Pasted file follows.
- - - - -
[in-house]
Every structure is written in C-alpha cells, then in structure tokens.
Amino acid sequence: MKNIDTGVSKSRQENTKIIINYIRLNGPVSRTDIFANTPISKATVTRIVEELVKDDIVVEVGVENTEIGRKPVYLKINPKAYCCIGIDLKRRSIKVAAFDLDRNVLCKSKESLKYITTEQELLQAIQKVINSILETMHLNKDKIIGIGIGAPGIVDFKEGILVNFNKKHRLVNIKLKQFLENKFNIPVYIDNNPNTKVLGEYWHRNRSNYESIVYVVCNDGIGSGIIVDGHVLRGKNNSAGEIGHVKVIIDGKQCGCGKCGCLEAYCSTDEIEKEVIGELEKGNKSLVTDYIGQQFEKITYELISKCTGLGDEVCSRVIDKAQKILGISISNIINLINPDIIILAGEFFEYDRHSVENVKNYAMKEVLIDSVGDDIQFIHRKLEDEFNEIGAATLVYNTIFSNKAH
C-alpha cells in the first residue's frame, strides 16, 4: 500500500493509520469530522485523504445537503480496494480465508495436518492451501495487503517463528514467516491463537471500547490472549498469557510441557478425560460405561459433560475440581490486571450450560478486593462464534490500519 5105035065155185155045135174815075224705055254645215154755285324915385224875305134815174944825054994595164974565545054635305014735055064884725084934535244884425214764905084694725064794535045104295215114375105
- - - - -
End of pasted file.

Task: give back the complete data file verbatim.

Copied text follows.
[in-house]
Every structure is written in C-alpha cells, then in structure tokens.
Amino acid sequence: MKNIDTGVSKSRQENTKIIINYIRLNGPVSRTDIFANTPISKATVTRIVEELVKDDIVVEVGVENTEIGRKPVYLKINPKAYCCIGIDLKRRSIKVAAFDLDRNVLCKSKESLKYITTEQELLQAIQKVINSILETMHLNKDKIIGIGIGAPGIVDFKEGILVNFNKKHRLVNIKLKQFLENKFNIPVYIDNNPNTKVLGEYWHRNRSNYESIVYVVCNDGIGSGIIVDGHVLRGKNNSAGEIGHVKVIIDGKQCGCGKCGCLEAYCSTDEIEKEVIGELEKGNKSLVTDYIGQQFEKITYELISKCTGLGDEVCSRVIDKAQKILGISISNIINLINPDIIILAGEFFEYDRHSVENVKNYAMKEVLIDSVGDDIQFIHRKLEDEFNEIGAATLVYNTIFSNKAH
C-alpha cells in the first residue's frame, strides 16, 4: 500500500493509520469530522485523504445537503480496494480465508495436518492451501495487503517463528514467516491463537471500547490472549498469557510441557478425560460405561459433560475440581490486571450450560478486593462464534490500519 5105035065155185155045135174815075224705055254645215154755285324915385224875305134815174944825054994595164974565545054635305014735055064884725084934535244884425214764905084694725064794535045104295215114375105